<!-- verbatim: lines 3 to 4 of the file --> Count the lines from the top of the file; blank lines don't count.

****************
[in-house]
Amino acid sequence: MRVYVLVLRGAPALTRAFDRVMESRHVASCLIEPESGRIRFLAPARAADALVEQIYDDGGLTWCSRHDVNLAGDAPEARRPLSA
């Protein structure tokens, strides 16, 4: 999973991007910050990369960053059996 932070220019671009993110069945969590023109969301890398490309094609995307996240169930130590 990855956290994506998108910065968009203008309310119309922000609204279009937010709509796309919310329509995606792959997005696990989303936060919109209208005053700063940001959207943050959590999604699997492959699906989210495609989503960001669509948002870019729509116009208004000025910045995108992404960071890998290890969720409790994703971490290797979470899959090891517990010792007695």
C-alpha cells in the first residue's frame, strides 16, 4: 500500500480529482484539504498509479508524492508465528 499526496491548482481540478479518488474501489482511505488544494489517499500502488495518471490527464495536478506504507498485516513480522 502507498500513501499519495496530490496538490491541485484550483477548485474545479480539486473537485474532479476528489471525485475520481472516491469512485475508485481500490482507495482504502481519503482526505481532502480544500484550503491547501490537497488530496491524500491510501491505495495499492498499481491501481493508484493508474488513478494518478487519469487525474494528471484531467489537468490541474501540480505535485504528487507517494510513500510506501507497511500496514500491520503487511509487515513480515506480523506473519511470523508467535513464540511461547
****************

């Protein structure tokens, strides 16, 4: 999973991007910050990369960053059996 932070220019671009993110069945969590023109969301890398490309094609995307996240169930130590 990855956290994506998108910065968009203008309310119309922000609204279009937010709509796309919310329509995606792959997005696990989303936060919109209208005053700063940001959207943050959590999604699997492959699906989210495609989503960001669509948002870019729509116009208004000025910045995108992404960071890998290890969720409790994703971490290797979470899959090891517990010792007695």
C-alpha cells in the first residue's frame, strides 16, 4: 500500500480529482484539504498509479508524492508465528 499526496491548482481540478479518488474501489482511505488544494489517499500502488495518471490527464495536478506504507498485516513480522 502507498500513501499519495496530490496538490491541485484550483477548485474545479480539486473537485474532479476528489471525485475520481472516491469512485475508485481500490482507495482504502481519503482526505481532502480544500484550503491547501490537497488530496491524500491510501491505495495499492498499481491501481493508484493508474488513478494518478487519469487525474494528471484531467489537468490541474501540480505535485504528487507517494510513500510506501507497511500496514500491520503487511509487515513480515506480523506473519511470523508467535513464540511461547